7. juniper Says:

    hugs, dear one. but gentle ones, that wont cause more ouchies…

  8. Sue Says:

    I’m so sorry. I had not seen a headache-related post here for awhile and hoped that it was a “no news is good news” situation.

    I was diagnosed with Chronic Daily Headache about 18 months ago, so your post strikes very close to home (except that my children are grown). How I would love to file my icepaks under “Don’t need them!” and leave them in the freezer for a few months.


    I hear ya. Hang on to that thread.

  9. Shan Says:

    I just happened to check on your site (been meaning to for a month…) as I was telling my boyfriend about it… and was soooo sad to read your post. I know how hard it is!!!!!! *BIG HUG* Hang in there!!! I know how horrible the clusters are and how lonely it can get. I just came out of a set myself and know the “mommy guilt” that we mom’s feel. Mine cause hemiplegia, so I can’t carry or hold Ian, lest I drop him (my hands just let go). Yet, I know that as I explained it to him, he understands and respects my limits. He knows mommy will be better, another day. My mom had the horrible clusters like yours, and I ended up have some really, really sweet moments with my dad, as he was doing the cooking & cleaning. He even made me my 10th birthday cake, as my birthday happened to be in the middle of a cluster! I will never, never forget those times with my dad. The girls will have their own memories of times with their dad, as well. Additionally, you will cherish the pain-free times with your family even more, and not take them for granted. In the last 2 years, I’ve found blessings in the midst of pain as life is never what we expect it to be (I am constantly reminded of this). We never know God’s purposes…

    I’ll be praying for you!!!! “Dr Shan”

  10. Karla MG (Kmamommy) Says:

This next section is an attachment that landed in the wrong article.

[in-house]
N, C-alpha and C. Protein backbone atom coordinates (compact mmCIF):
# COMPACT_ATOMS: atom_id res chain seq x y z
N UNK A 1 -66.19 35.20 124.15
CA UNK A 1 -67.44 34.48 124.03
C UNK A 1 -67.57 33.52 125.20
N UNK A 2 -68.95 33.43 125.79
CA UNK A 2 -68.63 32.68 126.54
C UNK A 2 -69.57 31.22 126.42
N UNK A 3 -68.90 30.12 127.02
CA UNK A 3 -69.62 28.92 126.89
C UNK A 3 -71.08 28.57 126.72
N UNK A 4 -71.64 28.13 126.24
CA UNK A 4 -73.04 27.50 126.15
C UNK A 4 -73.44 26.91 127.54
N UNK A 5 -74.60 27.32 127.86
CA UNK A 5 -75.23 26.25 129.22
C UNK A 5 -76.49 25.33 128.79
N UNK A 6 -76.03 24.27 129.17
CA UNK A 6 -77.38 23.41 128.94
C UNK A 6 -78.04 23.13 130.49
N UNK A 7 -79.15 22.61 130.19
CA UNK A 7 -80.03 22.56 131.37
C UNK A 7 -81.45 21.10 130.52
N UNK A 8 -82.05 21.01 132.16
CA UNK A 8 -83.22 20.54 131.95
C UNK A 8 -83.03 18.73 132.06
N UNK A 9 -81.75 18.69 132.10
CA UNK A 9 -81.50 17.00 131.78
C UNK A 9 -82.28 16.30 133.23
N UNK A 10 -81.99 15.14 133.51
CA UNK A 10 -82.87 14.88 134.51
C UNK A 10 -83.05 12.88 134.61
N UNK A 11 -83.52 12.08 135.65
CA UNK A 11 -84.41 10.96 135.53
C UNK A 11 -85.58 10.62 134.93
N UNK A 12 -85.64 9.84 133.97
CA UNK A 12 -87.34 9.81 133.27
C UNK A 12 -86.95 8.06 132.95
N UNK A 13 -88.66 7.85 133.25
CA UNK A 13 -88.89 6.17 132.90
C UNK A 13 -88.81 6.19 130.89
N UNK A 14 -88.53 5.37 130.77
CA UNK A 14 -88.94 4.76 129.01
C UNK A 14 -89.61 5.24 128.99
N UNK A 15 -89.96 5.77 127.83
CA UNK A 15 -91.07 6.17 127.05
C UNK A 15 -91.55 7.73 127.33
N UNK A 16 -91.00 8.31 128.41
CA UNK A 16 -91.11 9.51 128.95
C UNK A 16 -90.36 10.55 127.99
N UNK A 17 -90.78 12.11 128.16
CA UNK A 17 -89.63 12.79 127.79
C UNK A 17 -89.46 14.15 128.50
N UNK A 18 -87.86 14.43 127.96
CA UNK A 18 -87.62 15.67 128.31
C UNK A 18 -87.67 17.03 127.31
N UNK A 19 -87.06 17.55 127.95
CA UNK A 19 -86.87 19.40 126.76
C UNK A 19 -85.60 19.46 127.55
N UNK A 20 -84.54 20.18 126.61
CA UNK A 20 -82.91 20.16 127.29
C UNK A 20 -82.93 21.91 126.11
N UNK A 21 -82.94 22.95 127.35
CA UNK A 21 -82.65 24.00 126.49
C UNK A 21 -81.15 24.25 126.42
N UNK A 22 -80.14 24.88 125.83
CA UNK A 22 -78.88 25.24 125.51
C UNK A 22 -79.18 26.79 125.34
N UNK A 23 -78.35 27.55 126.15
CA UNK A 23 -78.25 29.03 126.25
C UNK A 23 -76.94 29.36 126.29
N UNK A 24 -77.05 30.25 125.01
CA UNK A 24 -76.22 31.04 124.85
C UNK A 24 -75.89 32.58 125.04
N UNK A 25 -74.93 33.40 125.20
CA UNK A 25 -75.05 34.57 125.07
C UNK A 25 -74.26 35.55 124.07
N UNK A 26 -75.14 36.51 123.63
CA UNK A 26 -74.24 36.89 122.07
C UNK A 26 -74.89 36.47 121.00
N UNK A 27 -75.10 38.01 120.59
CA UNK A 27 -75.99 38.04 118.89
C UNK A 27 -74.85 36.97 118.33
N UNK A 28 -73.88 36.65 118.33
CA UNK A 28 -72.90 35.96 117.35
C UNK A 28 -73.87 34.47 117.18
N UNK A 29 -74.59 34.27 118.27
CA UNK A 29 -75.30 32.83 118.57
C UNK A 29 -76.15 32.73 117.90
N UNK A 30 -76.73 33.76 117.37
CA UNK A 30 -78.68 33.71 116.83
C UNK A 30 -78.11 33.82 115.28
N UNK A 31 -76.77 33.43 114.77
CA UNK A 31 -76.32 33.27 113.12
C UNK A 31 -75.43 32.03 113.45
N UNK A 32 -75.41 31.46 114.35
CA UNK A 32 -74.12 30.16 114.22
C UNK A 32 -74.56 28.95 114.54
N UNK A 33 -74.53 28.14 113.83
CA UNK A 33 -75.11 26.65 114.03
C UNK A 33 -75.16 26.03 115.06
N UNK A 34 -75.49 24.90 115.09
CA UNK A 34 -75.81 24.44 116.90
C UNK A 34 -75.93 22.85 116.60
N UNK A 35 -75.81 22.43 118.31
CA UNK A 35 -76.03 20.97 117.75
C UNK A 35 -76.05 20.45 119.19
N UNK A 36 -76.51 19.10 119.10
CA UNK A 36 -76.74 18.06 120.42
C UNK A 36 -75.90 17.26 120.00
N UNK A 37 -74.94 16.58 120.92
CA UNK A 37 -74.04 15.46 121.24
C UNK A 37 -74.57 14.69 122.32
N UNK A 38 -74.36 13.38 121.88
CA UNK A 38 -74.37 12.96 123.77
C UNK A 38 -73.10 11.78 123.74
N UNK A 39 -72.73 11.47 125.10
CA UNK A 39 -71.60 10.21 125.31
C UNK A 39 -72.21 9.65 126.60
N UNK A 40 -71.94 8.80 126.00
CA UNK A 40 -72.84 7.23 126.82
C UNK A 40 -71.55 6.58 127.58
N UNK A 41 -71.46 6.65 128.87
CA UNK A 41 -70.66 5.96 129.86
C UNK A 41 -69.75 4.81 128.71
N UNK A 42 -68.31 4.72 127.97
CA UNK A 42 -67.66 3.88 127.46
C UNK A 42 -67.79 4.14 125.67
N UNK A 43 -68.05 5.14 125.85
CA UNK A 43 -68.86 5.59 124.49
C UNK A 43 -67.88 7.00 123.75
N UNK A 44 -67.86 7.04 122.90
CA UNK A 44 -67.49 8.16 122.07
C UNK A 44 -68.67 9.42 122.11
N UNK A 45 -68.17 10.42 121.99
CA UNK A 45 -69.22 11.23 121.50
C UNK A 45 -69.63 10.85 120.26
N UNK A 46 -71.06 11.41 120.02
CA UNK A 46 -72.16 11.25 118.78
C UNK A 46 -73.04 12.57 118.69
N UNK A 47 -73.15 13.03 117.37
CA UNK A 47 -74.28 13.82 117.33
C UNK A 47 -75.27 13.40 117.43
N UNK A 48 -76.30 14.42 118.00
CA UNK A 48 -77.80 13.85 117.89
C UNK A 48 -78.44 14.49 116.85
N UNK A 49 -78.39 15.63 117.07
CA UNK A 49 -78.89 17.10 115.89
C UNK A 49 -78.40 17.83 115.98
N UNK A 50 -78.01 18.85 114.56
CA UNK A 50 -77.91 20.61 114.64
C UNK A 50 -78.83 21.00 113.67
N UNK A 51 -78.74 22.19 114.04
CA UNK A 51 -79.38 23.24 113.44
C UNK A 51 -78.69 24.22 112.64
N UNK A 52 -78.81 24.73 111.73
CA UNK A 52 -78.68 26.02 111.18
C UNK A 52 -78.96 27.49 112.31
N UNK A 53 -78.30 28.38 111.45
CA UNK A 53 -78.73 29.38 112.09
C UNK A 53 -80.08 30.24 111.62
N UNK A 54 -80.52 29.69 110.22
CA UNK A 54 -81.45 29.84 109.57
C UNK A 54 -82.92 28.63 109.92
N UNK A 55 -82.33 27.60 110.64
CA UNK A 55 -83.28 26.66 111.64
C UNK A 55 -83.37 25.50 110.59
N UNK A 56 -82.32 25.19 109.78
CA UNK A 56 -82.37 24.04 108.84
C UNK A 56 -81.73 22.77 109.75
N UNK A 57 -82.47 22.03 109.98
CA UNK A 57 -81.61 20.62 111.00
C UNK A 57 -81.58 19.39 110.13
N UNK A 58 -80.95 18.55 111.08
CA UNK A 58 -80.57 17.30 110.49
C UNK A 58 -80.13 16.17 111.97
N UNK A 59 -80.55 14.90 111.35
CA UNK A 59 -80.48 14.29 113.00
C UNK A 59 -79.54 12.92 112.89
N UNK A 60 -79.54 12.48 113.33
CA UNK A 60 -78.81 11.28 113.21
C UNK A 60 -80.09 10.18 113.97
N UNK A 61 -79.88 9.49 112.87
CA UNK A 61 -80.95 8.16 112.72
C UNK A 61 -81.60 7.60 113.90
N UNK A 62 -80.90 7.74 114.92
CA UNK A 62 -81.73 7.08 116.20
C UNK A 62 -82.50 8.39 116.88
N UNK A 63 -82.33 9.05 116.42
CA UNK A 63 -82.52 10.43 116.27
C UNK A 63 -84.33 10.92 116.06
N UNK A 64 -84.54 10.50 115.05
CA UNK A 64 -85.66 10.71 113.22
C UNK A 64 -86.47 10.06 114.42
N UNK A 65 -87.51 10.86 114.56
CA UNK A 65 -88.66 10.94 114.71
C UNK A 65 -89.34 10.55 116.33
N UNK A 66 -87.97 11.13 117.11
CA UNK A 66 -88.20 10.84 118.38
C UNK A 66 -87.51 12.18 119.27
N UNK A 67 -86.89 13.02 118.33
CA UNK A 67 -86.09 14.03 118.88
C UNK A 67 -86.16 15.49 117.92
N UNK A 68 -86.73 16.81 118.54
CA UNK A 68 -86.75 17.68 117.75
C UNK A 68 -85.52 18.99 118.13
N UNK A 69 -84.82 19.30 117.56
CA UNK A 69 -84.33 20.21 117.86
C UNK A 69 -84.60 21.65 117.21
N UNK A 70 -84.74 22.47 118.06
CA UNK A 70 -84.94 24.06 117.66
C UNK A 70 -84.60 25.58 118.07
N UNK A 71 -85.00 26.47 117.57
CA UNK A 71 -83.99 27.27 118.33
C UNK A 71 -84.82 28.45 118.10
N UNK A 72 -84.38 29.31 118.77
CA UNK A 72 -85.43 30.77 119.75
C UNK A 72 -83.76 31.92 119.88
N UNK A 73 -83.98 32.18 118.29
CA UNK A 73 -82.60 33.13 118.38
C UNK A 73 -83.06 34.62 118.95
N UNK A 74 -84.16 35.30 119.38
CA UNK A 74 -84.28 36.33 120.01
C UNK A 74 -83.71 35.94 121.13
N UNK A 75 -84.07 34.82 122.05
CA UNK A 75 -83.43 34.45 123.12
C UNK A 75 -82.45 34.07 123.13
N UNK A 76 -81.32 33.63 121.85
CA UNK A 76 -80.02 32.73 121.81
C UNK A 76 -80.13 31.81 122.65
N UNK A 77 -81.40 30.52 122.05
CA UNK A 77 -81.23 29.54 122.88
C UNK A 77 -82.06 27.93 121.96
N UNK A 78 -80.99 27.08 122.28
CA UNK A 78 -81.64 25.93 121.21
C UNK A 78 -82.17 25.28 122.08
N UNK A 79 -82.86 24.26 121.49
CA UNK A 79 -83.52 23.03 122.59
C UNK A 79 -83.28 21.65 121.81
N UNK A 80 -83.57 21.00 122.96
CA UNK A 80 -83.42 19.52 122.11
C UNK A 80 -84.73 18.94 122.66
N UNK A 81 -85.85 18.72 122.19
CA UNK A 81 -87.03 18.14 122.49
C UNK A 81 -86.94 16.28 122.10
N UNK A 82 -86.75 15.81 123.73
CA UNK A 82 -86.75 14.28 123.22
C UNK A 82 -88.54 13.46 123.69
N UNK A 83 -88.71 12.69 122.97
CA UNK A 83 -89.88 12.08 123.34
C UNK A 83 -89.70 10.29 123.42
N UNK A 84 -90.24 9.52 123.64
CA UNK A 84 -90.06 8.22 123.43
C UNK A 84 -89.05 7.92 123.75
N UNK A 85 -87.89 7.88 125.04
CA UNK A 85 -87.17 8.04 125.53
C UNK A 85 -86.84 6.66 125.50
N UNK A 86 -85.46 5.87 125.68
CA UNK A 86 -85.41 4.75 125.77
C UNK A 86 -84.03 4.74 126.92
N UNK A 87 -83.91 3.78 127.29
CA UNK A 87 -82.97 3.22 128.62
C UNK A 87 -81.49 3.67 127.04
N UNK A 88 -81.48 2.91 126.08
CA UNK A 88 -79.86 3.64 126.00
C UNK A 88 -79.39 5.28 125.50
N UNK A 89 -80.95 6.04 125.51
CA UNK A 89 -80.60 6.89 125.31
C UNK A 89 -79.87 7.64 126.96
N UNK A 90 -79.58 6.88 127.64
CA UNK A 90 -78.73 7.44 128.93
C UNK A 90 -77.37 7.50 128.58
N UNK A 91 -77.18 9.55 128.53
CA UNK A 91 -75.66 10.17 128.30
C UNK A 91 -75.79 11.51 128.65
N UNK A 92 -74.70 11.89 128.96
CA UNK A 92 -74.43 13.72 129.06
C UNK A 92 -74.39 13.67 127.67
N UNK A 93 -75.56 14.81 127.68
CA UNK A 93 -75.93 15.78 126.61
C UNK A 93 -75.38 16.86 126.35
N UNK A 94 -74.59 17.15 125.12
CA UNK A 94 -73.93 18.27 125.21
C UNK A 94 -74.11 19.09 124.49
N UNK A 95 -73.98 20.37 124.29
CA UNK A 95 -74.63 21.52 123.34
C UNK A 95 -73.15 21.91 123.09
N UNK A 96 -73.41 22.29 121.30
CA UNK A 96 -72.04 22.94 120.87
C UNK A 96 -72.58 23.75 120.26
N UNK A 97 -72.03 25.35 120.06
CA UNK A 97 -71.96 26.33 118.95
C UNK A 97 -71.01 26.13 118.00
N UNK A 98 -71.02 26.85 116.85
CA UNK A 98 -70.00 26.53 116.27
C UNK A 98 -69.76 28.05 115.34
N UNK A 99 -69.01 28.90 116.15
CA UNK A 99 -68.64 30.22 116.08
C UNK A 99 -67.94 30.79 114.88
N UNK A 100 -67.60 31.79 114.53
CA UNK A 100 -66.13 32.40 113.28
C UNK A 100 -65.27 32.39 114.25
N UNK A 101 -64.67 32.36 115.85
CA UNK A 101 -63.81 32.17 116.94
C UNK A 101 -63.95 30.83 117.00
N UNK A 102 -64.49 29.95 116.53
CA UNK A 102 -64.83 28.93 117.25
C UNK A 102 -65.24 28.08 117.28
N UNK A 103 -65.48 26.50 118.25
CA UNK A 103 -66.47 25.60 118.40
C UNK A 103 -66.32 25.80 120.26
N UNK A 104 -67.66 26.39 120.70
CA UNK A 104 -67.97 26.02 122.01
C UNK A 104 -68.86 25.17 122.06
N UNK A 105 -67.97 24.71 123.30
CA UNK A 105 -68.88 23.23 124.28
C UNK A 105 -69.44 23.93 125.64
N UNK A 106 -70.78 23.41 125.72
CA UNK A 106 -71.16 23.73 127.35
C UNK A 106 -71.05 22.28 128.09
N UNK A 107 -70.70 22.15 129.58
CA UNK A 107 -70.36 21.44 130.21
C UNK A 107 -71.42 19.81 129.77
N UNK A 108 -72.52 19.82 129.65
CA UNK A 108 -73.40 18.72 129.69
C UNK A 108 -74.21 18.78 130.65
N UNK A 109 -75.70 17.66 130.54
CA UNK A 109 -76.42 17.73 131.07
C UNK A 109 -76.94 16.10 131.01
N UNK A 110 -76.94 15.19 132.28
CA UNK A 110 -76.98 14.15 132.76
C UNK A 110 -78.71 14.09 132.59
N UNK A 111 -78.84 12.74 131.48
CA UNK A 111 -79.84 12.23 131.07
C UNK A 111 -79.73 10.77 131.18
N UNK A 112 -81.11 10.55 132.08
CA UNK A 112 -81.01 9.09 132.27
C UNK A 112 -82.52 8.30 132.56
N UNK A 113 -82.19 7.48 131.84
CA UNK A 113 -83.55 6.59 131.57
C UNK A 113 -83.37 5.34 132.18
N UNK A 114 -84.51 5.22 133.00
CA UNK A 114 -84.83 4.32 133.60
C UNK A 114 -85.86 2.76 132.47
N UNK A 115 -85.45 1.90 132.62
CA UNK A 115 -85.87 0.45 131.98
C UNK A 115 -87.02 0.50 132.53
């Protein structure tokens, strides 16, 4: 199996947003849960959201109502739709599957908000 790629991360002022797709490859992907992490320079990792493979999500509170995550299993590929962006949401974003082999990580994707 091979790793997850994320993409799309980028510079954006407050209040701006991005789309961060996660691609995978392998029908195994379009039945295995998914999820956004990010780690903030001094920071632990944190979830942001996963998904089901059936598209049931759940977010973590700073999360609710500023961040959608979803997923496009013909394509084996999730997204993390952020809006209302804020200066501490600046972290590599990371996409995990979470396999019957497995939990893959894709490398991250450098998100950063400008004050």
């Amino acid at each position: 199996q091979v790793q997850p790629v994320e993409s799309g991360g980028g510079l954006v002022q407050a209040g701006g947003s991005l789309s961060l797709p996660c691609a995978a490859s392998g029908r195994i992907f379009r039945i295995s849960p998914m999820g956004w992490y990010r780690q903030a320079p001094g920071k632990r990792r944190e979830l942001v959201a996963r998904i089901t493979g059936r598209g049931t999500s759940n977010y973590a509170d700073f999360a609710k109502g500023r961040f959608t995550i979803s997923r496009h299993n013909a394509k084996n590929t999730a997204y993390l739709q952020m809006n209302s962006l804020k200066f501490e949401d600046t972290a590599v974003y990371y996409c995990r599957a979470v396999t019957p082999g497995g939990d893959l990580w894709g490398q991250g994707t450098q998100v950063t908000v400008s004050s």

Oh Rachelle, when I asked about your headaches in response to your Habitude blog, I hadn’t read this yet! I’m so, so sorry that remission isn’t yours to enjoy right now. Like St. Cass. and others, I’m holding you close in prayers! When I get home from work, I’ll light a candle for you, dear one. Is soft vanilla okay, or would lilac be more soothing to waft your way? I’m down to 2 Imitrex cartridges, so I have to bite my lip and order more, despite insurance not covering them till my deductable is fulfilled (which it isn’t). Hmm…maybe another ER trip will fulfill it?! :( Can’t remember if you’ve tried DHE (IV or injection)? Ask your neuro, if you haven’t. Also, it’s hard to walk to the chiro and LMT when you’re hurting…do they do housecalls? I know of some who do! There’s no crime in asking for what you need! And on the kids/hubby piece, ITU and I don’t have any answers, but more prayers and hugs! I’ve overheard my kids asking daddy “why’s mommy always sick? why can’t she stay home (or not work nights), why is she in bed when we get hom?” It tears your heart to shreds. Keep praying, hang in there, don’t give up, and hold tight to that spider’s strand! Remember, it’s skinny, but super strong! HUGS! –K

  11. Kel Says:

    as a regular reader of your blog, and a chronic pain sufferer, I’m sad to read your honest and raw account of what it’s like to live with pain as a constant joy crusher

    being absent, although there, is the hardest part
    for you
    for those you love
    and those who love you

  12. Susan Young Says:

    Much love to your heart, your girls’ hearts and Paul’s heart.

  13. anj Says:

    This past month I have been realizing part of my task has been to internalize the new me; the me that has a chronic illness, is in chronic pain, and yes, is very isolated at times. I keep thinking I am the me before. And I keep wondering has my essence changed? Do I still smell the same to those who love me? I used to smell of physical strength, what does weakness smell like now? Your post and honesty brought tears to my eyes, and relief to my heart. I, too, grieve over how this impacts my sons adolescence. My youngest does not remember the healthy mom who could play. I am sorry that somehow the universe screwed up and you got migraines out of it.

  14. Christy Says:

    I’m so sorry Rachelle - I was hoping as well that no news was good news. It must be so frustrating and lonely and difficult.

    I hope that some of the neurologist’s options work. I will hold you in the Light.

    Thank you for being so honest. I wish it didn’t hurt so much.

  15. Rachelle Says:

    Thanks all for your love and support. It’s a lot of work, this being a person of pain, and you are helping me figure out how to do it.